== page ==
Economic crisis has hit Zimbabwe forcing Mthuli Ncube’s Ministry of Finance to announce a 2 percent increase on electronic money transfers last week.
The tax has been imposed in a bid to curb some of the challenges that have rocked Zimbabwe in recent weeks, the main ones being fuel shortages and medical drugs.
This is happening because of the scarcity of foreign currency in the financial market, making importers of fuel and drugs affected, hence failure to provide their products in a required quantity.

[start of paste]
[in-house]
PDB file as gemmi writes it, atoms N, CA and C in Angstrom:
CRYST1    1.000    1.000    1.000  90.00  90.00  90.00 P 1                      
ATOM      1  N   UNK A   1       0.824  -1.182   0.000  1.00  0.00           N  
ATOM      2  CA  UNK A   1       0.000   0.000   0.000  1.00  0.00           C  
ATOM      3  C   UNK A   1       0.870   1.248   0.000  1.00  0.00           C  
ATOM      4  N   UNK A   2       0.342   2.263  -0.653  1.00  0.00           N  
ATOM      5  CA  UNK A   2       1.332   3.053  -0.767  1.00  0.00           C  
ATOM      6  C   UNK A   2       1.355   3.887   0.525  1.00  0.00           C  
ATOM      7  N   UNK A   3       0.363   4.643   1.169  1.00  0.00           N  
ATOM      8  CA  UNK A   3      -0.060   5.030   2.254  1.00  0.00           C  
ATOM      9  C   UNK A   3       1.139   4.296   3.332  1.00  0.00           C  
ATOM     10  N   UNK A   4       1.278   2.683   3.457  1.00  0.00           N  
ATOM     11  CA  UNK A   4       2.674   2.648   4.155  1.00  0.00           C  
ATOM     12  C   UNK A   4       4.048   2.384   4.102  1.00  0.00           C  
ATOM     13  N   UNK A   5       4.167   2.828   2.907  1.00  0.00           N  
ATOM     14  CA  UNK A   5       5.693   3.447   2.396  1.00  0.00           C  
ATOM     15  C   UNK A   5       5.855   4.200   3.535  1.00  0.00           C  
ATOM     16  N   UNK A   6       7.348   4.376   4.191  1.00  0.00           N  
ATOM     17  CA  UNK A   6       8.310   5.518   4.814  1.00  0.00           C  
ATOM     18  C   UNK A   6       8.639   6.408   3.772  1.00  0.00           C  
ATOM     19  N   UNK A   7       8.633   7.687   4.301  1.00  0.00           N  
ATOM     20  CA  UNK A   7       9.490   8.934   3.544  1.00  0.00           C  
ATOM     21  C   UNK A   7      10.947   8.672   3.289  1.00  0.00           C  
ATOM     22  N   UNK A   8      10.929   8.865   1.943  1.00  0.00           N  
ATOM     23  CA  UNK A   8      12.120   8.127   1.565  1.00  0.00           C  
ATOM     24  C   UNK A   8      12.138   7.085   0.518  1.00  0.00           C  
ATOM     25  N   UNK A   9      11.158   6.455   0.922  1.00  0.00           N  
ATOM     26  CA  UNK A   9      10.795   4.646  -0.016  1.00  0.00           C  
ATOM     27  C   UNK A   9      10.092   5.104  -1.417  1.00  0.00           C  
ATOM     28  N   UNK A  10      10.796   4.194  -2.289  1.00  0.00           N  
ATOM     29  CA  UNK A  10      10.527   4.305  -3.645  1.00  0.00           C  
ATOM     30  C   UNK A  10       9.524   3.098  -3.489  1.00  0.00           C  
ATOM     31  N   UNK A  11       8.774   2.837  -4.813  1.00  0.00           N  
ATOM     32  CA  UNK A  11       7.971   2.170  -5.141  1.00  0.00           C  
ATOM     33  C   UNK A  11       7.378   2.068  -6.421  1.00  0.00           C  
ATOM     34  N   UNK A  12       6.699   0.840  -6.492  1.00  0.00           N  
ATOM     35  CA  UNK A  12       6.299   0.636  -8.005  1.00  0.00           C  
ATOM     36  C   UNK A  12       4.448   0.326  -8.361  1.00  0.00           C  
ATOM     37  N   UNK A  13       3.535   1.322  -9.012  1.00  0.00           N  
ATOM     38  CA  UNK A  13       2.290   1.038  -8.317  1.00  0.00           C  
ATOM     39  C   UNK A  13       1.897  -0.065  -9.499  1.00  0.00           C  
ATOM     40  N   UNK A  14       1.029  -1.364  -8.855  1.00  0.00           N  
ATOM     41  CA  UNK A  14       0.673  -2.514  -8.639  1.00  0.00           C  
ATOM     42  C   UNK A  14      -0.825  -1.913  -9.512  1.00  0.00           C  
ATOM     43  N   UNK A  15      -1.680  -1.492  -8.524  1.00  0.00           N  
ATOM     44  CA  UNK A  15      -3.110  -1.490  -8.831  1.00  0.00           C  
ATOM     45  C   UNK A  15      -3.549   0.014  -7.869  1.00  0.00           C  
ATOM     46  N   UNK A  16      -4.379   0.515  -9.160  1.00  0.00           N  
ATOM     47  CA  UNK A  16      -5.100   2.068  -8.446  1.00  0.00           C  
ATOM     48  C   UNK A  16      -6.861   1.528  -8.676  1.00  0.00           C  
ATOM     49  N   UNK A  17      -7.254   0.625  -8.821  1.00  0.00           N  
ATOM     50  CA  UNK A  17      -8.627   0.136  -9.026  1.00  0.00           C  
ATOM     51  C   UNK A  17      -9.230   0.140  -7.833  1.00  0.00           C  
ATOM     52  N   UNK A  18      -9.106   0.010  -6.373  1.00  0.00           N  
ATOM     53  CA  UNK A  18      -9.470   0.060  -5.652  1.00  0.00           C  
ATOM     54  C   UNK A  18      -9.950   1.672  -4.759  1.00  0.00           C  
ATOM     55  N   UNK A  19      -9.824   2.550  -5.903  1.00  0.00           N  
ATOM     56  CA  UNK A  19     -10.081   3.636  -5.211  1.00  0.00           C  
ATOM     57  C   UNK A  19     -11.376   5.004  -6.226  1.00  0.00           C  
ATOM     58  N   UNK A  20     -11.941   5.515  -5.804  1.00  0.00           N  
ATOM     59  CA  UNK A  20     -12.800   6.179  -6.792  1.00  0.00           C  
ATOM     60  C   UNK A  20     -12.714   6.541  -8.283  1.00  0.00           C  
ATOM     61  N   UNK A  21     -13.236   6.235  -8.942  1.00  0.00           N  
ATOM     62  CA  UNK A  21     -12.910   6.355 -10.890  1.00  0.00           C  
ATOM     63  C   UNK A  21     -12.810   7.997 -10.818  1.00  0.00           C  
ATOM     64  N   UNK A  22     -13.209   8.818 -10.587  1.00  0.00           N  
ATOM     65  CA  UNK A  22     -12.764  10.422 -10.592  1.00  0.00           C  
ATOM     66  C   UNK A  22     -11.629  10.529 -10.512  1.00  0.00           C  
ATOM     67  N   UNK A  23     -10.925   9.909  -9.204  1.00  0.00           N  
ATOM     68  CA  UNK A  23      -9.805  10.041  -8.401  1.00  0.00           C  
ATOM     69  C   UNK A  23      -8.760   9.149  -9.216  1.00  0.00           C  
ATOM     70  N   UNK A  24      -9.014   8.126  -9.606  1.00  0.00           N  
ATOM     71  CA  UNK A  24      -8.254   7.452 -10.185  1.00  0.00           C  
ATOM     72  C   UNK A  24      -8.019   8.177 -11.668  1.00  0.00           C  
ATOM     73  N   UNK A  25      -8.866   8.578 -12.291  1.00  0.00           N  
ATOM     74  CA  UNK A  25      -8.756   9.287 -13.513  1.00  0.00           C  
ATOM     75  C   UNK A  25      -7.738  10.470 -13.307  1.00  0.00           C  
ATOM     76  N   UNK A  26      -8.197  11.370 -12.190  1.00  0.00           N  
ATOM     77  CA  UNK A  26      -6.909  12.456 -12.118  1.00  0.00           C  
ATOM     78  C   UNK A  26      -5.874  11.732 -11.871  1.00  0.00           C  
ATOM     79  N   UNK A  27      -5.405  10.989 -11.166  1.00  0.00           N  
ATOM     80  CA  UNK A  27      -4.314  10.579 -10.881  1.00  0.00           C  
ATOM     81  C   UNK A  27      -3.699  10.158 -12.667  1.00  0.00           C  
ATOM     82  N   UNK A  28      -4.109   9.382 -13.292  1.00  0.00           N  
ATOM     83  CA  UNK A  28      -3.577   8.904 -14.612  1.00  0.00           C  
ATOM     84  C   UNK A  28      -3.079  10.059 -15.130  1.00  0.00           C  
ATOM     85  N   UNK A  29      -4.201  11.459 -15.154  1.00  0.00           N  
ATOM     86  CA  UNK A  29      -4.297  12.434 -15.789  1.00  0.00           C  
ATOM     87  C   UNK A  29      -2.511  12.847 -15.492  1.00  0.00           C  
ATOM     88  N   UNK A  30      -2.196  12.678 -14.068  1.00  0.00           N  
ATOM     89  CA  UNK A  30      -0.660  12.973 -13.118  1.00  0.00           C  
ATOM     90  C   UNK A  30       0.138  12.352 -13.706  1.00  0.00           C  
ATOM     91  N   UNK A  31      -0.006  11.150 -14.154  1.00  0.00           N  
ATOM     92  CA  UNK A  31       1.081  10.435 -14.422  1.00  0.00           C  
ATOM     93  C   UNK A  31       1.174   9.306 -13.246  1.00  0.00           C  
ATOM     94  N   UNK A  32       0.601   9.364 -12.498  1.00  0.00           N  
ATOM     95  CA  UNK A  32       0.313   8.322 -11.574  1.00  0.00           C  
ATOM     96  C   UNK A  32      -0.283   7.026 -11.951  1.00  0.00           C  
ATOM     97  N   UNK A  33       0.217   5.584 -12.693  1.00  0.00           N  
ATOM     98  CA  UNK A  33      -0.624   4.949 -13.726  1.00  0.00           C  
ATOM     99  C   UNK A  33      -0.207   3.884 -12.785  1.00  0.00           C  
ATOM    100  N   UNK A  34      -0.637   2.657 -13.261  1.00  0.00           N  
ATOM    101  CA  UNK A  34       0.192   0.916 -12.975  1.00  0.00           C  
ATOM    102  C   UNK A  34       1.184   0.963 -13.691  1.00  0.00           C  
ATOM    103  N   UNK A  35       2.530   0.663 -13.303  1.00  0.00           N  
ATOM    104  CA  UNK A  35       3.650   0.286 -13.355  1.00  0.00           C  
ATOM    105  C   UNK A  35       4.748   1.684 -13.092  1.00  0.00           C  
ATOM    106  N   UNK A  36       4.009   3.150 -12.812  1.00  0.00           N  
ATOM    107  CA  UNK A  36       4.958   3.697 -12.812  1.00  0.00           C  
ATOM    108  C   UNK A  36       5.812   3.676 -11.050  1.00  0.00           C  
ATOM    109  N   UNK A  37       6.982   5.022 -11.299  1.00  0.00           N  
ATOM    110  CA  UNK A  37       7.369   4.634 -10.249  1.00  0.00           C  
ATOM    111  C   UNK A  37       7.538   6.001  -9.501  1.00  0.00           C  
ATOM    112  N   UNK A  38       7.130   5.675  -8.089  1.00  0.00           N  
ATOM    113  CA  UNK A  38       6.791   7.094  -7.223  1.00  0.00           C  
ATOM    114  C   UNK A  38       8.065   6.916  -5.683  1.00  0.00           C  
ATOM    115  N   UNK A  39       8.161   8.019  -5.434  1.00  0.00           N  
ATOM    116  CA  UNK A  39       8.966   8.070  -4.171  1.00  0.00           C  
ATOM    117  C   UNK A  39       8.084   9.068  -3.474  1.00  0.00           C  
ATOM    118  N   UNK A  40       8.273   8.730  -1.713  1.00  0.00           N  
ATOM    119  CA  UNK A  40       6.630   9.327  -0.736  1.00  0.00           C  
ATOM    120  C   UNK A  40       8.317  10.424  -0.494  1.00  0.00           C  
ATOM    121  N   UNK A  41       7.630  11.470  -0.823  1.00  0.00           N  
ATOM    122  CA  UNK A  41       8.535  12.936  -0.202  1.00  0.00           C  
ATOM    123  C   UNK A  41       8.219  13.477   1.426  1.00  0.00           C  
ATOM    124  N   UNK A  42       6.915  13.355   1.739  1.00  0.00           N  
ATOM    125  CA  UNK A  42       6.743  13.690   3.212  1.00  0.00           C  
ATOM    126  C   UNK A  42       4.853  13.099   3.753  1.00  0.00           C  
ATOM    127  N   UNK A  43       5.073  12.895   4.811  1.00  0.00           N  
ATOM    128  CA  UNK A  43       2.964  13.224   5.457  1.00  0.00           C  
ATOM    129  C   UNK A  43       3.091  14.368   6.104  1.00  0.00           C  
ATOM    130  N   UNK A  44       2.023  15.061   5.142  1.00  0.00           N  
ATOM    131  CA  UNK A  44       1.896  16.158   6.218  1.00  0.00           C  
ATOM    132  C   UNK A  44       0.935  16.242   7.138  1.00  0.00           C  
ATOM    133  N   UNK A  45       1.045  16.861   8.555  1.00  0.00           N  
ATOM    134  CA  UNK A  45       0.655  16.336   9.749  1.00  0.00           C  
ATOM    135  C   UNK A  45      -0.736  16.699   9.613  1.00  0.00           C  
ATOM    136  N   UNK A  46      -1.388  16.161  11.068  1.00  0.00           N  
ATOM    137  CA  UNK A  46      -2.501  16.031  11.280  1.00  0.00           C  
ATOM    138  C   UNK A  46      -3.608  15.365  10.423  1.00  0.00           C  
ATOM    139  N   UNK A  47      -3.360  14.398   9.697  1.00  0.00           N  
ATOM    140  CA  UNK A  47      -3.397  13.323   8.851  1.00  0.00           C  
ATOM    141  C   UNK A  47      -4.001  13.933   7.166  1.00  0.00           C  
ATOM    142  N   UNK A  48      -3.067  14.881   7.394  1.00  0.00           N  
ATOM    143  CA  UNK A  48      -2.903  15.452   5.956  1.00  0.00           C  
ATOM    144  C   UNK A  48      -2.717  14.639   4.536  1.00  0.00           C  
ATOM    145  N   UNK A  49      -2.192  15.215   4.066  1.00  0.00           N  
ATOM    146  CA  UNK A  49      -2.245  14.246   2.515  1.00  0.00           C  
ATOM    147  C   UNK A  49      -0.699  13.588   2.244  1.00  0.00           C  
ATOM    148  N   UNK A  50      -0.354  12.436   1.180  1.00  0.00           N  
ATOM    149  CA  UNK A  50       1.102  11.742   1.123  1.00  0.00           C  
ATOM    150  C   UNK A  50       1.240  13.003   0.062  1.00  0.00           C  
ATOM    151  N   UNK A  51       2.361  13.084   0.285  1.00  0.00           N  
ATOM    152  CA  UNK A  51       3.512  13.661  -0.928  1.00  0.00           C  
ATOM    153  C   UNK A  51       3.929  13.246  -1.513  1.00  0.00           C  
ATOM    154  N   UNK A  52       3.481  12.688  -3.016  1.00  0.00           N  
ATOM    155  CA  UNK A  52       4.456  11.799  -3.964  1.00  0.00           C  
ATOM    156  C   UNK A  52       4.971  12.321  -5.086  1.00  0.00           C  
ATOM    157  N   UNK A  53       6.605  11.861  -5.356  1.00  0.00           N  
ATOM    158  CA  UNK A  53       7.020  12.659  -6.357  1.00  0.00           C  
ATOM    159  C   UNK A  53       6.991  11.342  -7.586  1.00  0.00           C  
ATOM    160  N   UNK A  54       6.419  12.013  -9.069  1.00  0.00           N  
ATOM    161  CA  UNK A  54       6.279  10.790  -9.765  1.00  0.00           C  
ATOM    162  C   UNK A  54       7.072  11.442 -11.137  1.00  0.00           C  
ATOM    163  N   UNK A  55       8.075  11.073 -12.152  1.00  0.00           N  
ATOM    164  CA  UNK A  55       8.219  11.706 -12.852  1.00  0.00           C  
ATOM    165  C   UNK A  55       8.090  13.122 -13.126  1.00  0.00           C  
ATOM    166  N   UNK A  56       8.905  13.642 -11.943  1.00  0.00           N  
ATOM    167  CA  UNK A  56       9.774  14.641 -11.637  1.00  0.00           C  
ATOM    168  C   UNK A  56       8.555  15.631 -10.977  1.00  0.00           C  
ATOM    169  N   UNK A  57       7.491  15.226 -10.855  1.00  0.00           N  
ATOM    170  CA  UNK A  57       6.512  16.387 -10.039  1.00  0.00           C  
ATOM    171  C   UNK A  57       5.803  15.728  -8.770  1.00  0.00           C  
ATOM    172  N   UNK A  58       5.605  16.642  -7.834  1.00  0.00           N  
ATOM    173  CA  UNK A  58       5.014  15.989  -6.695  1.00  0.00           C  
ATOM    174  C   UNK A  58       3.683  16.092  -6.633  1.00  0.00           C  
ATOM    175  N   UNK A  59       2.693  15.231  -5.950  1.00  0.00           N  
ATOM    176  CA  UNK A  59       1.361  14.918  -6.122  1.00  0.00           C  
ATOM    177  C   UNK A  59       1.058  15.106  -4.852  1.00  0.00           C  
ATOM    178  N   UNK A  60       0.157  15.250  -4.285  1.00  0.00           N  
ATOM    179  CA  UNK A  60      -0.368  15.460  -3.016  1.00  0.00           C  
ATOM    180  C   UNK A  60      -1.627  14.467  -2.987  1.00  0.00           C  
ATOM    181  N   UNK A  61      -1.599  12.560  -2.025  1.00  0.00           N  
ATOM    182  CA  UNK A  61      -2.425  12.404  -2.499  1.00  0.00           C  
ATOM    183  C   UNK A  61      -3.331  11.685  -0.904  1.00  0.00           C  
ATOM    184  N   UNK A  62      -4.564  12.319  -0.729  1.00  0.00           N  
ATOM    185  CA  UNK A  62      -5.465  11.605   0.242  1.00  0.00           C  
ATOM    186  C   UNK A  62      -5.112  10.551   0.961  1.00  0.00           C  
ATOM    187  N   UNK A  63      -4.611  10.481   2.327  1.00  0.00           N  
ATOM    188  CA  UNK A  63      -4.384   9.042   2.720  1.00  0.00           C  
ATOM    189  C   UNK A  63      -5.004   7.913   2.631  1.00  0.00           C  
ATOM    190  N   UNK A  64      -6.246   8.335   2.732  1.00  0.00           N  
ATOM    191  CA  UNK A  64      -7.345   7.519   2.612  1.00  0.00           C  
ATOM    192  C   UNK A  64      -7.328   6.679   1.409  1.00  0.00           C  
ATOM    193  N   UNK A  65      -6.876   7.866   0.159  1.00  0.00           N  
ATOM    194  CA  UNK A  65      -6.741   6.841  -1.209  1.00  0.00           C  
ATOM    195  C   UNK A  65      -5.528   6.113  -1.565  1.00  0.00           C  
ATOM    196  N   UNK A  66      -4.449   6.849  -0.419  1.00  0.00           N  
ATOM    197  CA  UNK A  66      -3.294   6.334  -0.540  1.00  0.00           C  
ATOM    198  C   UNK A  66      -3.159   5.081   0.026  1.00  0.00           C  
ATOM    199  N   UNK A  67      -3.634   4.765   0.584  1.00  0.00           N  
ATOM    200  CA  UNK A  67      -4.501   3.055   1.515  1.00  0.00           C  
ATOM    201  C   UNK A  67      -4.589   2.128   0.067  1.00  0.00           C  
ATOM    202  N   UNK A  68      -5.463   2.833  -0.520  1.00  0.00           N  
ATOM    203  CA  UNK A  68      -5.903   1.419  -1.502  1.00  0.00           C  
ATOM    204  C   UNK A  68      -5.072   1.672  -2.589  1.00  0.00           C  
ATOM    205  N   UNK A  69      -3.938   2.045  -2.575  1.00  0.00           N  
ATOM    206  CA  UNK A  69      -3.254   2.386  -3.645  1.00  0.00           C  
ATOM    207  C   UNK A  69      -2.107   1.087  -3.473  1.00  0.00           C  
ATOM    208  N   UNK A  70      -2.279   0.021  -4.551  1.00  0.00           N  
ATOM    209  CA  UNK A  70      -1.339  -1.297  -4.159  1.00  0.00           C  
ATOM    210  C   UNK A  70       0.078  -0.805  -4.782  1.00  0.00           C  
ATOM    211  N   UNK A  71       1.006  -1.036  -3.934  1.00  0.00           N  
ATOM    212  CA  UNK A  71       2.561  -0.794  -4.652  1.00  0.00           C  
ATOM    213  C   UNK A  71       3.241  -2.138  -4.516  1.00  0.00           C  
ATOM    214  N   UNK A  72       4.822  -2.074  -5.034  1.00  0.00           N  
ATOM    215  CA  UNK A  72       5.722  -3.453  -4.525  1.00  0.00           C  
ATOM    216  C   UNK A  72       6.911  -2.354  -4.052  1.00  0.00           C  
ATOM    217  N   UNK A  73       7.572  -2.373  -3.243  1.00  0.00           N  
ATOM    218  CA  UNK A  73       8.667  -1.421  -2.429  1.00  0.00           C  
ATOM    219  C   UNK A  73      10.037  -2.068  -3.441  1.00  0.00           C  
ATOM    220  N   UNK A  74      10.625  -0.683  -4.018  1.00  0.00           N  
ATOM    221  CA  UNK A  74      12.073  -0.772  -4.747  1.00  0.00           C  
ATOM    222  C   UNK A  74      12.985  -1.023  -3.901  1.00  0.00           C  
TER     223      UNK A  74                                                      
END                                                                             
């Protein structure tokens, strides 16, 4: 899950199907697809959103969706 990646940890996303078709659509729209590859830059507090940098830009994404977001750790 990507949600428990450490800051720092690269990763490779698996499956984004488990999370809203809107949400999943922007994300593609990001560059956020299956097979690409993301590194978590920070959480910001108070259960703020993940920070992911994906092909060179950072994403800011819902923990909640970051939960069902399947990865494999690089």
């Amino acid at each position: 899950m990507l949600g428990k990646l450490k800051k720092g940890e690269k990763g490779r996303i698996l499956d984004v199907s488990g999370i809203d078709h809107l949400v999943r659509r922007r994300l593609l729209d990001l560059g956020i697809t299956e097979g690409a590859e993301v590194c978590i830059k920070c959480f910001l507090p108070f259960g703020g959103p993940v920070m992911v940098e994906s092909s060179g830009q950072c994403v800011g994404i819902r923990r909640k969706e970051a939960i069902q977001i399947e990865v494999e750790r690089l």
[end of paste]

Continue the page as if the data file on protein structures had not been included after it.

However, according to NewsDay publication in Zimbabwe, Minister of Finance reviewed the tax on Friday sparing transactions below $10 and capping the tax at $10, 000.
Over the weekend, people from Zimbabwe were forced into panic buying of basic goods like bread, cooking oil, soap, sugar, in fear that this week they might be more expensive or out of stock.
A similar scenario happened in Malawi in 2012 during late President Bingu Wa Mutharika’s regime due to a variety of economic and political factors, causing fuel shortages, which led to a rise in the cost of living for Malawians.
Meanwhile, Zimbabwe Congress of Trade Union (ZCTU), through its president Peter Mutasa, has called for nationwide demonstrations on Thursday (tomorrow), in protest of the imposed tax, claiming it is illegal, as it appeases the rich and ignores the poor.